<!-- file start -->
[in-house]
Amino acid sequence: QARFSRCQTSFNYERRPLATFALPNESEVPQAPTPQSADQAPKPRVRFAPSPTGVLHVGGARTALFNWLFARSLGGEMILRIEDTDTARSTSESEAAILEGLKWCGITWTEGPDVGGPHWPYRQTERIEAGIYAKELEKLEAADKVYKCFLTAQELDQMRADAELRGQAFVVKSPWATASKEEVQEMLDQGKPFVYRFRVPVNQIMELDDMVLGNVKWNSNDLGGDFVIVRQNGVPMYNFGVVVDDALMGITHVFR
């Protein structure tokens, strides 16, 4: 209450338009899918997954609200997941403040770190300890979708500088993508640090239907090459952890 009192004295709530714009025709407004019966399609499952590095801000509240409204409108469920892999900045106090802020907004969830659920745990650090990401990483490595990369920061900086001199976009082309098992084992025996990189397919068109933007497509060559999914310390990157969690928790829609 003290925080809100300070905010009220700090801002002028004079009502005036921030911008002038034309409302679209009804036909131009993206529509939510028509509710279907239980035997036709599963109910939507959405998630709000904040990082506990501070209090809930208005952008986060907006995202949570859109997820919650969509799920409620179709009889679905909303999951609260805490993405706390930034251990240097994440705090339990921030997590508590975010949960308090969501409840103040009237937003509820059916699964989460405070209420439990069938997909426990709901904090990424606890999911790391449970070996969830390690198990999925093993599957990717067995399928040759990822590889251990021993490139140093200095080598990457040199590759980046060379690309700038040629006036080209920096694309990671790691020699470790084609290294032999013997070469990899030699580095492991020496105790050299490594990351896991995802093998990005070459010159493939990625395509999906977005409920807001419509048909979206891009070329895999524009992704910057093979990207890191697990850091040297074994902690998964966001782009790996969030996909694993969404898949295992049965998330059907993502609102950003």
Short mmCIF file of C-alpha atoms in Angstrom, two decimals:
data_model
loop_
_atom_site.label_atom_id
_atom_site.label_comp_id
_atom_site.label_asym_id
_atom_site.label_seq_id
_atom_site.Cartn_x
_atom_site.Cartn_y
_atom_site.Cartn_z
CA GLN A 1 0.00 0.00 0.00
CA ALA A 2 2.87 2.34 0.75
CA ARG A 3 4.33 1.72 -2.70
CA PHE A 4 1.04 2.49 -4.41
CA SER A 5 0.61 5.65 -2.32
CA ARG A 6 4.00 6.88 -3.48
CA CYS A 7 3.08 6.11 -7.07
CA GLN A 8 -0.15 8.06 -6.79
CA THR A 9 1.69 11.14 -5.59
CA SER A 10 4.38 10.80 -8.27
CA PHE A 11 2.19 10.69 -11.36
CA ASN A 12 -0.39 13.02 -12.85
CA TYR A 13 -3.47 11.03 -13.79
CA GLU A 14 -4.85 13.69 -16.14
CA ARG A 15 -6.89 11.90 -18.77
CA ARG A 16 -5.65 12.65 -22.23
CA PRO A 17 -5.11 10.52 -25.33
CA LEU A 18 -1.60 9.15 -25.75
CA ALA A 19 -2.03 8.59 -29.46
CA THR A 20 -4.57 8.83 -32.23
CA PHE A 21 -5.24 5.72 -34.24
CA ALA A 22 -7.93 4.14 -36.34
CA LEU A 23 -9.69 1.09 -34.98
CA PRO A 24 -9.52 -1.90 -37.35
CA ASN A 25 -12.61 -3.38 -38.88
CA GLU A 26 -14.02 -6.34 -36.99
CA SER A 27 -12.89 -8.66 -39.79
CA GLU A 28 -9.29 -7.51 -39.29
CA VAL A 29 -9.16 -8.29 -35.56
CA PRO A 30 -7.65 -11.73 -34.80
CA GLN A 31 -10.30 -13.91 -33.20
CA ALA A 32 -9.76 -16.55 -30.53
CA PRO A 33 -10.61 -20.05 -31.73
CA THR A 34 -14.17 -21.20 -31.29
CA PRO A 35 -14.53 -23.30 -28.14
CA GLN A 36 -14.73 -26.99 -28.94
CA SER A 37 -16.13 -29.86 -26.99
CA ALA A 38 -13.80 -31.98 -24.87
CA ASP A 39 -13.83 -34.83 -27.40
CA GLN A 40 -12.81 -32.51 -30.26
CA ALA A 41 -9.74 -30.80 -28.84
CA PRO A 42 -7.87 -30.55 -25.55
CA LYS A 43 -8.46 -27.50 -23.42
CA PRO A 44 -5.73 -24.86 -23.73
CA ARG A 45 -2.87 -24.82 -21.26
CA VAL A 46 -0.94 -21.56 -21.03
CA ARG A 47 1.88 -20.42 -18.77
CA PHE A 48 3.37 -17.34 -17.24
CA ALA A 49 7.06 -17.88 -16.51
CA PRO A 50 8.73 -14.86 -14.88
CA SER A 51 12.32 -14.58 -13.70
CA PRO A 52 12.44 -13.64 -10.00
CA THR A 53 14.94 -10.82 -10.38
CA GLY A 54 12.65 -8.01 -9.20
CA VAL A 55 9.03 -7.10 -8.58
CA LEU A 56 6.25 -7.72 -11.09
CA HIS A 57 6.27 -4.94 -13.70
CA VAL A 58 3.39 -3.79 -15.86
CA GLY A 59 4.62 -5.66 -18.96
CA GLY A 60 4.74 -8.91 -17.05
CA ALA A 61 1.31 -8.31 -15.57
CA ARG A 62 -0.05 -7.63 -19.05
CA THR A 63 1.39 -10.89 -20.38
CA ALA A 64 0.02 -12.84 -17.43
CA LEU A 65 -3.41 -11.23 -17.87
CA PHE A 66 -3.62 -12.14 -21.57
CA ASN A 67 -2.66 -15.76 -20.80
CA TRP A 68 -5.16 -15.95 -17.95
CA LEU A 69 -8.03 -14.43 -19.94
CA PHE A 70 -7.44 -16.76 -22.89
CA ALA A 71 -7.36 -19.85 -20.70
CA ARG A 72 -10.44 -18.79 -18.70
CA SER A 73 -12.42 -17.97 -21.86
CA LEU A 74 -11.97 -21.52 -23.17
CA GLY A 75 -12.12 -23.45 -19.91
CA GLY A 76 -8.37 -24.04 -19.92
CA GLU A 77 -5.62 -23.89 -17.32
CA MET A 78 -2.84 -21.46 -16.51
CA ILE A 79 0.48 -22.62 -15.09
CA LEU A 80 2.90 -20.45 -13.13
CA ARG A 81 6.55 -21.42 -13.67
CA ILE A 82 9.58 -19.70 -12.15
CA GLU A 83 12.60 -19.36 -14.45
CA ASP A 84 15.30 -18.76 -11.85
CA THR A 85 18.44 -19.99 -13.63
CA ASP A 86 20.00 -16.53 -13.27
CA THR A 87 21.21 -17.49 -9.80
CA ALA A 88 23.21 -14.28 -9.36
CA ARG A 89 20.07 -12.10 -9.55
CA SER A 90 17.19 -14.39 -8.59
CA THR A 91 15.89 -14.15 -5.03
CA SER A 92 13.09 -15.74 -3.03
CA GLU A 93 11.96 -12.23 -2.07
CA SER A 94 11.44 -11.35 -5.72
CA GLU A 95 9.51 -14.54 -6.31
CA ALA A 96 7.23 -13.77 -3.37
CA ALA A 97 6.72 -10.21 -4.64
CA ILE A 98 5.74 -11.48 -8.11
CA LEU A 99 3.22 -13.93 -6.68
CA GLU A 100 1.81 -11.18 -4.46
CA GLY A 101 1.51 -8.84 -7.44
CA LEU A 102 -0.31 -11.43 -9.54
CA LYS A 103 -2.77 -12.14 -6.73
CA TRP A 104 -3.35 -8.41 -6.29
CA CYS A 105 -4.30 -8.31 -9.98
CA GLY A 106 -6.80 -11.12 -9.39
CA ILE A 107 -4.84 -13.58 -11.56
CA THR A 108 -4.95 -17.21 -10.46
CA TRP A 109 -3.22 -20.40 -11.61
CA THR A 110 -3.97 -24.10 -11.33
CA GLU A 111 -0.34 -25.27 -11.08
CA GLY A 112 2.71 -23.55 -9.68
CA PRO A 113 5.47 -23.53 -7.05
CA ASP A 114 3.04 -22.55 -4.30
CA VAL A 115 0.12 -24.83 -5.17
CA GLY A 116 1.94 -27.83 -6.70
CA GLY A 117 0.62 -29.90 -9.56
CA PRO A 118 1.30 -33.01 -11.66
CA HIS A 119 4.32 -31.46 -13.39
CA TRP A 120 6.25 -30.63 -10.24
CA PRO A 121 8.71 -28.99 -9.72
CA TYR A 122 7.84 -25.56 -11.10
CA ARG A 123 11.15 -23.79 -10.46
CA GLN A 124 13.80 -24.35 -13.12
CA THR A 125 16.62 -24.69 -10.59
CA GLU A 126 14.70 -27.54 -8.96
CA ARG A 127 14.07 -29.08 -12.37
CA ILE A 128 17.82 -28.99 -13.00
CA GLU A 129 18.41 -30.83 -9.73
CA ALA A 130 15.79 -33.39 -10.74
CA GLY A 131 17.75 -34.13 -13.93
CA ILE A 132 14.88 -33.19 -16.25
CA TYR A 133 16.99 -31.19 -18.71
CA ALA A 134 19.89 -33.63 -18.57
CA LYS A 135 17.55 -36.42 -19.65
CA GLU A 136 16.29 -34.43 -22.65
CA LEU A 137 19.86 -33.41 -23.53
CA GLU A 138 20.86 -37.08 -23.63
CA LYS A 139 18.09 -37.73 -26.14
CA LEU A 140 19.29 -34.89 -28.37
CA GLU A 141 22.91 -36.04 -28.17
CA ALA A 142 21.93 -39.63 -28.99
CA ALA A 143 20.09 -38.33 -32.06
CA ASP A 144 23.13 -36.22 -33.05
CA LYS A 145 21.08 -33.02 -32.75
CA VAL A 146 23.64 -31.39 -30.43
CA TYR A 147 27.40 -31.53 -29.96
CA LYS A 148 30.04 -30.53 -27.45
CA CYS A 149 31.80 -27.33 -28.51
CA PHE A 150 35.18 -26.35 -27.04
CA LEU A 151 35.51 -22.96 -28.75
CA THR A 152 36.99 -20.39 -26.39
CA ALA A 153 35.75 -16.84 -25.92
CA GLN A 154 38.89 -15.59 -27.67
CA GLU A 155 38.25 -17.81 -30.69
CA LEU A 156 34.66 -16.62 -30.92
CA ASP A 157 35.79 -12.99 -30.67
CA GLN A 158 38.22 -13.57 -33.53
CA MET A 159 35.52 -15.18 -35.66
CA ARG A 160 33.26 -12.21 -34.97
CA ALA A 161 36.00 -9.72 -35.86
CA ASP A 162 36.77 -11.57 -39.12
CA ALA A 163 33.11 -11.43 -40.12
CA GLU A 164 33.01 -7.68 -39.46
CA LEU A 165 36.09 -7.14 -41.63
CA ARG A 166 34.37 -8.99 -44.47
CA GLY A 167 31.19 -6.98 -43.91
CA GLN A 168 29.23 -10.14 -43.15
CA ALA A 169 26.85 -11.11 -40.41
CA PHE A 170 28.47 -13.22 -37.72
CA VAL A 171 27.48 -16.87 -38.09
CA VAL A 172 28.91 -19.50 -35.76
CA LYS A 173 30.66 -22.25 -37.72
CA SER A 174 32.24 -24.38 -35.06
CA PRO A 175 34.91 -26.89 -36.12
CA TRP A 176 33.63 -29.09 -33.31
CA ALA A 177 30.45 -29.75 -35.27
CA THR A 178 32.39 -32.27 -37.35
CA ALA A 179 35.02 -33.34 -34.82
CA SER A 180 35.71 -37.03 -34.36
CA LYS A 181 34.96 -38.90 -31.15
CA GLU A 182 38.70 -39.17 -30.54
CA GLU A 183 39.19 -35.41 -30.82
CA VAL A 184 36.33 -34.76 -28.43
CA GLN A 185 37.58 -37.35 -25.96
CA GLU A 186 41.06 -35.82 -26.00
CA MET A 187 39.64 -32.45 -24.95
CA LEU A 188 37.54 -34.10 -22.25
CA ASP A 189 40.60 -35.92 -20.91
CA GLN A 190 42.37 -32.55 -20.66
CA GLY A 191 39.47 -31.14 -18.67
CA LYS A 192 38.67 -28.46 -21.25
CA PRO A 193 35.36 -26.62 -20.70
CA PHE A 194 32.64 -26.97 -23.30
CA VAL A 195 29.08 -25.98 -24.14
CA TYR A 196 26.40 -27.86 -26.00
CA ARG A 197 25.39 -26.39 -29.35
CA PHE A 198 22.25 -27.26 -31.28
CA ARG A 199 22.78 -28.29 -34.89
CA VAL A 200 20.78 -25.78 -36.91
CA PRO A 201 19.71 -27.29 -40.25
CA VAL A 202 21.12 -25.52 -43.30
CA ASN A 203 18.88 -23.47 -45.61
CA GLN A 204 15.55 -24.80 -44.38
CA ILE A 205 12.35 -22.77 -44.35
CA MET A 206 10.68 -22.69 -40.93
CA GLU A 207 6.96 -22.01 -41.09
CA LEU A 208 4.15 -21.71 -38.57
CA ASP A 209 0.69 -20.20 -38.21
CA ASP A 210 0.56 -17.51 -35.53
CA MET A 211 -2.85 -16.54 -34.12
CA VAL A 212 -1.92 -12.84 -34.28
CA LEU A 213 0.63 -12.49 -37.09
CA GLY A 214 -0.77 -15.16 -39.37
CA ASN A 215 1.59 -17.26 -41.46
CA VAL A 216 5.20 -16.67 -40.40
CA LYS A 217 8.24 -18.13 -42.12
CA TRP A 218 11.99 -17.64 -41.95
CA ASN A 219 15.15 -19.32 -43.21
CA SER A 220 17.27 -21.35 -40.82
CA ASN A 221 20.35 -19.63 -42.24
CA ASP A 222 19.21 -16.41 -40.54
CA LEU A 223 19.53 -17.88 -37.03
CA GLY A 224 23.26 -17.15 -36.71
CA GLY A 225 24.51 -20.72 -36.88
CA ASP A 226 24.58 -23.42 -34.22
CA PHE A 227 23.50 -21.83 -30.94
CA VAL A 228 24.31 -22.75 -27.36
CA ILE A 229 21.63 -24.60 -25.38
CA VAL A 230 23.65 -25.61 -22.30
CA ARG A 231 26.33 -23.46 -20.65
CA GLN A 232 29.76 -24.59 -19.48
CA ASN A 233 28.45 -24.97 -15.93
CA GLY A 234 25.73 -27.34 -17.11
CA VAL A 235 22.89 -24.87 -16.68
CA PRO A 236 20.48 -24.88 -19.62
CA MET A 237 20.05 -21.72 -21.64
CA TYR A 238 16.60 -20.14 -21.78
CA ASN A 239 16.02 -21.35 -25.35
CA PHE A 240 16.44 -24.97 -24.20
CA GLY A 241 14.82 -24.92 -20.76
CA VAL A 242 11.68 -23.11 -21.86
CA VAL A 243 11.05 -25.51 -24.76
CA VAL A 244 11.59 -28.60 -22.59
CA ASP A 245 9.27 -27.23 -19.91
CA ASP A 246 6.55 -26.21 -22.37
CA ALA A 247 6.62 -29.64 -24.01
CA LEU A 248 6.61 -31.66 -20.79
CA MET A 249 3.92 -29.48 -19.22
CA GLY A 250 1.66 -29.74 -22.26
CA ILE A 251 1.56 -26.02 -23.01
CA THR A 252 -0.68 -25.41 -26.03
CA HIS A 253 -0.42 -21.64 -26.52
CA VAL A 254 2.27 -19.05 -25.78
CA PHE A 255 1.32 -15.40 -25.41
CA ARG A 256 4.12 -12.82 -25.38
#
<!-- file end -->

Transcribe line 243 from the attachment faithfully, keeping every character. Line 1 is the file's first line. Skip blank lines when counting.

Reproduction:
CA VAL A 230 23.65 -25.61 -22.30